I don't believe JFK wanted war in Viet Nam; I believe he wanted peace. But for sure he didn't want a North Vietnamese communist takeover in the South, which is what Ho Chi Minh wanted. One can argue about the minutia, such as how communist was Ho. The general outline is clear.

JFK, I bet, was more concerned about the Middle East. Pulling the missiles out of turkey in the wake of the BOP must have been a bitter pill. But it must have been a tolerable pill given the might of the U.S. military.

The big question for me is, how would the 1960s have unfolded in the U.S. if JFK had lived? My guess is the 1960s would have been a mellower version of what took place. But still a version in which you could enter a basement party on a college campus and get high from the smoke in the room. Just a less angry, hostile space, giving rise to the Weather Underground, which I secretly admired.

the Weather Underground, which I secretly admired. Did you really?

Were these 2 of your favorites?

Bill Ayers, Bernardine Dohrn,

I think the 60's would have been quite different if JFK had survived, but we'll never know. It seems as if that was near enough to the formation of the CIA that they were feeling their oats, especially taking on all these clandestine missions to change the governments in so many countries. They decided that they had enough power to make things come out the way they wanted, even if it meant eliminating a president that might stand in their way. Was that what Eisenhower warned them about when he was leaving office?

Edited by Kenneth Drew
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Jon Tidd: JFK may have believed John Foster Dulles world view was flawed, but I'd bet there were countries as to which Dulles and JFK were in agreement to a degree. One of these countries was South Viet Nam.

I could not disagree more. And its not a matter of supposition, or what I think, its a matter of the adduced record.

JFK's view of the world was much more sympathetic to Third World areas coming out of Colonialism like Cuba and Indochina. So much so that he was willing to sustain a humiliating defeat at Bay of Pigs rather send in the Navy. He then fired the top level of the CIA for lying to him about the episode. After this, in the November arguments over combat troops into South Vietnam, he often asked three things:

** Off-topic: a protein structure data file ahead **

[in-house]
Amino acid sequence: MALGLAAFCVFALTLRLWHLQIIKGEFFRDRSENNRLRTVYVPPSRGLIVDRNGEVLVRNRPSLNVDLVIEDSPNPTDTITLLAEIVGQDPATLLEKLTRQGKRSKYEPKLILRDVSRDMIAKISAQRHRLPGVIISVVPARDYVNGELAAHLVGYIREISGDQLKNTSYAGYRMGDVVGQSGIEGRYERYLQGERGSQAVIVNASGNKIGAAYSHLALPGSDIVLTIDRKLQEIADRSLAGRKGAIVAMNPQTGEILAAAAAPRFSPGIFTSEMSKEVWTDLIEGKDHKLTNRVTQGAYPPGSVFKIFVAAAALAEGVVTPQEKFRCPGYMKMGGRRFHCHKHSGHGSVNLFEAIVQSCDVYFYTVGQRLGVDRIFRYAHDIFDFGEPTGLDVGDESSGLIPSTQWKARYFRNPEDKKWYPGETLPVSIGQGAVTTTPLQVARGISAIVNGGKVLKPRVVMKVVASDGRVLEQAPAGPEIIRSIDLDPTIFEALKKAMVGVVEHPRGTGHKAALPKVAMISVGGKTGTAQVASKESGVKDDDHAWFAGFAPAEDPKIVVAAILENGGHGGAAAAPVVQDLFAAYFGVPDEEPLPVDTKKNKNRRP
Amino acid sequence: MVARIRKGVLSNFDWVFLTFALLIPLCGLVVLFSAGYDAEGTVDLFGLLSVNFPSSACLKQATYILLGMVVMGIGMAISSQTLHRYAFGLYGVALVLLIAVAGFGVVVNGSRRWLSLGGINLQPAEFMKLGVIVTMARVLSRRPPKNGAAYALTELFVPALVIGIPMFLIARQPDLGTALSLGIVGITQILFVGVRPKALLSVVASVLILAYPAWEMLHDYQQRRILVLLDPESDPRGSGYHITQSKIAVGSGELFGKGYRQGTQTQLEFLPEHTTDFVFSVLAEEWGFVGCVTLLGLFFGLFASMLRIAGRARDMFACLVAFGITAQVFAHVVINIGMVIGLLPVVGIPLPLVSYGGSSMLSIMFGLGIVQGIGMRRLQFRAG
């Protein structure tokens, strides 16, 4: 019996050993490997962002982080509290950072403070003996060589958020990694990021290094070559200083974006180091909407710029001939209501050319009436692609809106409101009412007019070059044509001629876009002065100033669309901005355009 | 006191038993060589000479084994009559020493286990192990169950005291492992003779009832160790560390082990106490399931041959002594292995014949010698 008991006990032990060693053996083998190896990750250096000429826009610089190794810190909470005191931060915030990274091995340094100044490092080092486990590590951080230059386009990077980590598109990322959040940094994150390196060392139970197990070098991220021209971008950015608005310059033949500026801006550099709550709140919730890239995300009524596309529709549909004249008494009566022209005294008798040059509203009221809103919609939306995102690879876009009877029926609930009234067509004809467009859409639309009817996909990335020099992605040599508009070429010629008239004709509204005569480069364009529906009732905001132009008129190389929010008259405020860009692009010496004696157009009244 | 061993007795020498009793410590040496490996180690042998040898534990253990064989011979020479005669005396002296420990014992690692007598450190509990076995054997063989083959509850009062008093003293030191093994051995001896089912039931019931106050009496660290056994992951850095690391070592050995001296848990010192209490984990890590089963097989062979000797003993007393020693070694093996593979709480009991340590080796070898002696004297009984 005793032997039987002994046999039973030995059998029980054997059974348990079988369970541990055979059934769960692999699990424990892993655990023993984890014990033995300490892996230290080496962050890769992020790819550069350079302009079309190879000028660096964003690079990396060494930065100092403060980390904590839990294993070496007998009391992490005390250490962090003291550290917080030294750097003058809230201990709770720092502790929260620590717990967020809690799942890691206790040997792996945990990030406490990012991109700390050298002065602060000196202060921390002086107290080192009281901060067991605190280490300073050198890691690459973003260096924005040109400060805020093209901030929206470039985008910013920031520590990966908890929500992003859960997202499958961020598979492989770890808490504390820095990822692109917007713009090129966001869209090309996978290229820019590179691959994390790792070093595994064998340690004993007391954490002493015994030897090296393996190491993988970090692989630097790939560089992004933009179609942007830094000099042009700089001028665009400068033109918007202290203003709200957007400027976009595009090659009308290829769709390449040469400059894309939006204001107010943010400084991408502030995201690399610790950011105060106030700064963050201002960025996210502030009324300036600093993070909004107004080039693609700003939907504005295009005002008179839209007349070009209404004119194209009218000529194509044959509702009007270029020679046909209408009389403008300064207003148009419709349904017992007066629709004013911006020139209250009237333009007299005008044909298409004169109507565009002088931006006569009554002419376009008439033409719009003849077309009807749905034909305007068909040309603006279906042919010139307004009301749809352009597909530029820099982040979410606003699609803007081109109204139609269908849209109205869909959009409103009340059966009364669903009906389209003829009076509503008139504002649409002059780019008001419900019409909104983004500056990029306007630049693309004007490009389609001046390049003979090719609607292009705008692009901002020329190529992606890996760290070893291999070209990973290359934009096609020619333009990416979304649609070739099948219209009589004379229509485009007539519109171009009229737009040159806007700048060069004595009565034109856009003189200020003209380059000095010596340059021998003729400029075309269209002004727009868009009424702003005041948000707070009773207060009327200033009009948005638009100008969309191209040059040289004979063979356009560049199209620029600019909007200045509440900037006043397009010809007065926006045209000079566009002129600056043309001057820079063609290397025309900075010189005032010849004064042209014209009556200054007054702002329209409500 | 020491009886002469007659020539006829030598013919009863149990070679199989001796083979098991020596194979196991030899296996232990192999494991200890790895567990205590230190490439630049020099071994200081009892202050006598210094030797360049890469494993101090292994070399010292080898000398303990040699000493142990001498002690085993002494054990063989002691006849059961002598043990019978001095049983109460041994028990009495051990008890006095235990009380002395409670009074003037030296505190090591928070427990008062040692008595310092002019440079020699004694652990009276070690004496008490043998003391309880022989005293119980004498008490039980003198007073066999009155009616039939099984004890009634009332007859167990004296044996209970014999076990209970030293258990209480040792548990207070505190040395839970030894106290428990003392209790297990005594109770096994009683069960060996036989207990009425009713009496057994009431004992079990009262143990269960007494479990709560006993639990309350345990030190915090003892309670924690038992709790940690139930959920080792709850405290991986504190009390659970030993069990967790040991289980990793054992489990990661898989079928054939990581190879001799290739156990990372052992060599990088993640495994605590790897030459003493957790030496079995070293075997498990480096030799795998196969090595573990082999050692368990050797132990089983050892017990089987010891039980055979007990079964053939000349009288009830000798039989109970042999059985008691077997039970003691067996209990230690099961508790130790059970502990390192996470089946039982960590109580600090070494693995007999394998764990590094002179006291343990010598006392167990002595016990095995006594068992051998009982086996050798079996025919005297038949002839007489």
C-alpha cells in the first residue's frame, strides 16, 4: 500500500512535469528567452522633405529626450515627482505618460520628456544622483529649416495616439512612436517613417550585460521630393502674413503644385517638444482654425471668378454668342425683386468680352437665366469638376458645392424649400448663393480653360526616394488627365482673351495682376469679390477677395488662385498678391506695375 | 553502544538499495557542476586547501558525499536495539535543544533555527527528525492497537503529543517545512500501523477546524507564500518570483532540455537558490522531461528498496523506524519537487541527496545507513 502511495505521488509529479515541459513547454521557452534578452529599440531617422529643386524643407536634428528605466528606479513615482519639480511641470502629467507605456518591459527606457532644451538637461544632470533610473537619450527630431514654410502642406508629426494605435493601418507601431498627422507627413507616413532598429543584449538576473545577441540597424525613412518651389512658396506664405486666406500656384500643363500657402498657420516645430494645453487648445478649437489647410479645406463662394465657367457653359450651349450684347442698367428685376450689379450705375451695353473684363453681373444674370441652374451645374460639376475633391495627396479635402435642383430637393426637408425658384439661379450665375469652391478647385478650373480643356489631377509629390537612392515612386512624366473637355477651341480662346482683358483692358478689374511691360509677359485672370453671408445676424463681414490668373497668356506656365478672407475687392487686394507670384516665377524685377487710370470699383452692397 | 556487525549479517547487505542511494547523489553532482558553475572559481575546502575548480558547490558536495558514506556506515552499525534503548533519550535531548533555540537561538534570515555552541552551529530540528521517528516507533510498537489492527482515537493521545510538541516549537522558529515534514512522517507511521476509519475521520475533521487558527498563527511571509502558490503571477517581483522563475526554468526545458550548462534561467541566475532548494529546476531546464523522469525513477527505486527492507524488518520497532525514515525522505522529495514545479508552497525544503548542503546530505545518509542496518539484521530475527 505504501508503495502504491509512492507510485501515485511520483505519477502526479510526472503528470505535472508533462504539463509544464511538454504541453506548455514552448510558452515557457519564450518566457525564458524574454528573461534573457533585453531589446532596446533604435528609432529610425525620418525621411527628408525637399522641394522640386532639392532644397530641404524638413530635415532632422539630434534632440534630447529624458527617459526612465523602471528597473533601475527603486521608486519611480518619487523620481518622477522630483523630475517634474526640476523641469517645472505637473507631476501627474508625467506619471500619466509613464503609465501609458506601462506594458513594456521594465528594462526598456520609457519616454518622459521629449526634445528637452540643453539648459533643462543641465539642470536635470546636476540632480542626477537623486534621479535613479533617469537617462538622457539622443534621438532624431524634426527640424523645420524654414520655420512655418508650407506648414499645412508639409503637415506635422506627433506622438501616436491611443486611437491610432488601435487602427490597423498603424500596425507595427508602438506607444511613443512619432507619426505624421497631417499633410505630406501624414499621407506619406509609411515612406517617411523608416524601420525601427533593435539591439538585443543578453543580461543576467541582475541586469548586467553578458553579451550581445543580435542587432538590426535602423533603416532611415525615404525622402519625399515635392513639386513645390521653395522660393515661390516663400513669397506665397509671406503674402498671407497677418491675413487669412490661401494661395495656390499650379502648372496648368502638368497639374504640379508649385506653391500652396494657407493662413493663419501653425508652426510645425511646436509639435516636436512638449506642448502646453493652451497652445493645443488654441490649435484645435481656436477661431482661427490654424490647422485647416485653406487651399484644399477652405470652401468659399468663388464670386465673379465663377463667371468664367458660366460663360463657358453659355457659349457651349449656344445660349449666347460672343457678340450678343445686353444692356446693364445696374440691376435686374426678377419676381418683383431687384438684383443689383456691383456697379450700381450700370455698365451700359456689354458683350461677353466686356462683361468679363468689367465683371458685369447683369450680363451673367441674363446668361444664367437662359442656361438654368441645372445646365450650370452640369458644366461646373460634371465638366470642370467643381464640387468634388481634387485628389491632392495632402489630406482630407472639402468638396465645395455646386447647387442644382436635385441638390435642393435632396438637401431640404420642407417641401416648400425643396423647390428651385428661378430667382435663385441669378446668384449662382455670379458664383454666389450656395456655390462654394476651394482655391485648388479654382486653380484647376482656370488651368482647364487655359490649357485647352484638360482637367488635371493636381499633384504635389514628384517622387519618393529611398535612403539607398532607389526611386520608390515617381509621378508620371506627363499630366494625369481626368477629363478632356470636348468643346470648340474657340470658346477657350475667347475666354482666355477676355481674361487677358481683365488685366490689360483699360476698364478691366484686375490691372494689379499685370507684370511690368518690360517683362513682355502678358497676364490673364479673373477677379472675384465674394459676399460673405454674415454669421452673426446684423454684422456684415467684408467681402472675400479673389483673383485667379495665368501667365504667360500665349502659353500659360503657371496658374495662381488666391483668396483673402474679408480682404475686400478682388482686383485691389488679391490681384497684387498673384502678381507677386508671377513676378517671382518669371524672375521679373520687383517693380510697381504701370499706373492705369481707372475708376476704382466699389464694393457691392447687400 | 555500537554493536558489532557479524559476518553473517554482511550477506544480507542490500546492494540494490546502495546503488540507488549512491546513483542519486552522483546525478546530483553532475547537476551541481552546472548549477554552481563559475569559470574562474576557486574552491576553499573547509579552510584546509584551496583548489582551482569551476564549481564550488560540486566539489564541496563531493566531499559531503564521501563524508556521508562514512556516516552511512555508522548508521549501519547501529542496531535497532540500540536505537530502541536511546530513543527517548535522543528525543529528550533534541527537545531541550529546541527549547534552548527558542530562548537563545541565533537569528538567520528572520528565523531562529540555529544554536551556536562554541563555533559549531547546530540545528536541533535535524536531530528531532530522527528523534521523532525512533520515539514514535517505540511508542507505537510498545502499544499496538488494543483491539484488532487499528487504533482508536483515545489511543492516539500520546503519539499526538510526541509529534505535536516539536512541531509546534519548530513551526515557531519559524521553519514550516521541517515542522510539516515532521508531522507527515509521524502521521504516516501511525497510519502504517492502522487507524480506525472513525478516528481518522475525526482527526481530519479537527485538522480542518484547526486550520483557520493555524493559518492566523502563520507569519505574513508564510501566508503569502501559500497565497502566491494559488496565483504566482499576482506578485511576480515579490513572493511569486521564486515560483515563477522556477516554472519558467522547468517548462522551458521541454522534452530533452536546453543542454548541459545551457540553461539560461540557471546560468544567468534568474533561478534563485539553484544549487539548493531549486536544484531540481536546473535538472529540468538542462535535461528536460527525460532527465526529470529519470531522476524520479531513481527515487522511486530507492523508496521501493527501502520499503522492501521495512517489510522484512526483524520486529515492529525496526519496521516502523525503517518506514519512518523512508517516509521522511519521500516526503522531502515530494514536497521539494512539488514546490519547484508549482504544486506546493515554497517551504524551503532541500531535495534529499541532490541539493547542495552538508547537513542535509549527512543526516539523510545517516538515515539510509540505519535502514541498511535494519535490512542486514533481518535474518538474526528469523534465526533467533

​1. Why should we go into Vietnam which is so far away, when we did not go into Cuba which is so close?

2. How would we fare better than the French who were there for eight years and then lost?

​3. How can you make the public understand something like this, since it was not like Korea?

Edited by James DiEugenio
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After two weeks of debate, Kennedy was the only guy in the room refusing to commit combat troops.(Newman, JFK and Vietnam, p. 138) He would only up the advisors, to see if this would really help. But he secretly sent Galbraith to Saigon to prepare a report for withdrawal in case the advisors did not work, which he suspected they would not. When Galbraith returned, JFK gave that report to McNamara. (ibid, pgs. 236-37) He then watched and waited as two things occurred. He got access to the true intel reports and then came the Battle of Ap Bac.

In early 1963, for the first time, the Viet Cong decided to take on the ARVN in a pitched battle in daylight, in large regiment sized numbers. Further, the ARVN was well suported with several American advisors, including the legendary Jean Paul Vann. Along with air support. With all that in their favor, the ARVN was routed. It was so bad that the American Commander in theater, Harkins, lied about it. (See Newman, pgs. 302-04) It is incredible to me how this event is so ignored in our community. It indicates to me how few people have read Newman's masterly book. Three things happened as a result of this humiliation: 1.) It convinced the State Department that Diem could not win the war. 2.) It convinced Vann that Saigon would fall without direct American intervention. 3.) It convinced Kennedy that the hawks had had their day. It was time to give the order to McNamara to implement Galbraith's plan, namely withdraw.

Edited by James DiEugenio